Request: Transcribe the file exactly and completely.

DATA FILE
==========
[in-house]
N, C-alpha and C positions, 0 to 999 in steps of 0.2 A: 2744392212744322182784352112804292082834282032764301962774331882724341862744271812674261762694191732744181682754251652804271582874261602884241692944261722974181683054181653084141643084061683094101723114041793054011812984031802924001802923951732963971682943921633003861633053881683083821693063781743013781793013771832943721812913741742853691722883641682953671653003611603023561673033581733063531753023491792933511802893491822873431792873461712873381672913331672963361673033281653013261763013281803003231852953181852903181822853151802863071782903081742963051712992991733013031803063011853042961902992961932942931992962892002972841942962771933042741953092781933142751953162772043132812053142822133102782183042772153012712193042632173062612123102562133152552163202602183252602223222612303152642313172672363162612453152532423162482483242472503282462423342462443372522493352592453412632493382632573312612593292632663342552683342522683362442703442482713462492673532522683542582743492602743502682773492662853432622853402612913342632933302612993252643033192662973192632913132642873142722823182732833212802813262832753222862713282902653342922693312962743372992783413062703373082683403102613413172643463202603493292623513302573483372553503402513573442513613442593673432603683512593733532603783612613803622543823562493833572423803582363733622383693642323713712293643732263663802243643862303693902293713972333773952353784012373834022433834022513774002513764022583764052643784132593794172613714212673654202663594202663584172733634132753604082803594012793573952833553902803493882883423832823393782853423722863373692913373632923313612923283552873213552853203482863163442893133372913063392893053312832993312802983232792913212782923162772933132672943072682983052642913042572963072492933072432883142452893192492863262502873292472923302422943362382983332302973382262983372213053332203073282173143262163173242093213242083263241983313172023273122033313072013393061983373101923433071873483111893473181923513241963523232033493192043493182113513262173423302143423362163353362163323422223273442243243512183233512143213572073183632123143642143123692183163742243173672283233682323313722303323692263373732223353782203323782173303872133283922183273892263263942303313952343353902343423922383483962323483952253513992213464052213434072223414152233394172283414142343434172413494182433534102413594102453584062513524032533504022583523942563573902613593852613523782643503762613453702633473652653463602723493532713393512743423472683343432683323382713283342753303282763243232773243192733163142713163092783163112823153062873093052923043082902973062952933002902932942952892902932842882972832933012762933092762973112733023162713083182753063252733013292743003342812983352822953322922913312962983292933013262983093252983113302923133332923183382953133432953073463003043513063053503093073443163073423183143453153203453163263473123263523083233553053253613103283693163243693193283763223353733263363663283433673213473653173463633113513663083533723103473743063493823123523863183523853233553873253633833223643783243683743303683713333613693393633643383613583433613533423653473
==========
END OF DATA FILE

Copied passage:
[in-house]
N, C-alpha and C positions, 0 to 999 in steps of 0.2 A: 2744392212744322182784352112804292082834282032764301962774331882724341862744271812674261762694191732744181682754251652804271582874261602884241692944261722974181683054181653084141643084061683094101723114041793054011812984031802924001802923951732963971682943921633003861633053881683083821693063781743013781793013771832943721812913741742853691722883641682953671653003611603023561673033581733063531753023491792933511802893491822873431792873461712873381672913331672963361673033281653013261763013281803003231852953181852903181822853151802863071782903081742963051712992991733013031803063011853042961902992961932942931992962892002972841942962771933042741953092781933142751953162772043132812053142822133102782183042772153012712193042632173062612123102562133152552163202602183252602223222612303152642313172672363162612453152532423162482483242472503282462423342462443372522493352592453412632493382632573312612593292632663342552683342522683362442703442482713462492673532522683542582743492602743502682773492662853432622853402612913342632933302612993252643033192662973192632913132642873142722823182732833212802813262832753222862713282902653342922693312962743372992783413062703373082683403102613413172643463202603493292623513302573483372553503402513573442513613442593673432603683512593733532603783612613803622543823562493833572423803582363733622383693642323713712293643732263663802243643862303693902293713972333773952353784012373834022433834022513774002513764022583764052643784132593794172613714212673654202663594202663584172733634132753604082803594012793573952833553902803493882883423832823393782853423722863373692913373632923313612923283552873213552853203482863163442893133372913063392893053312832993312802983232792913212782923162772933132672943072682983052642913042572963072492933072432883142452893192492863262502873292472923302422943362382983332302973382262983372213053332203073282173143262163173242093213242083263241983313172023273122033313072013393061983373101923433071873483111893473181923513241963523232033493192043493182113513262173423302143423362163353362163323422223273442243243512183233512143213572073183632123143642143123692183163742243173672283233682323313722303323692263373732223353782203323782173303872133283922183273892263263942303313952343353902343423922383483962323483952253513992213464052213434072223414152233394172283414142343434172413494182433534102413594102453584062513524032533504022583523942563573902613593852613523782643503762613453702633473652653463602723493532713393512743423472683343432683323382713283342753303282763243232773243192733163142713163092783163112823153062873093052923043082902973062952933002902932942952892902932842882972832933012762933092762973112733023162713083182753063252733013292743003342812983352822953322922913312962983292933013262983093252983113302923133332923183382953133432953073463003043513063053503093073443163073423183143453153203453163263473123263523083233553053253613103283693163243693193283763223353733263363663283433673213473653173463633113513663083533723103473743063493823123523863183523853233553873253633833223643783243683743303683713333613693393633643383613583433613533423653473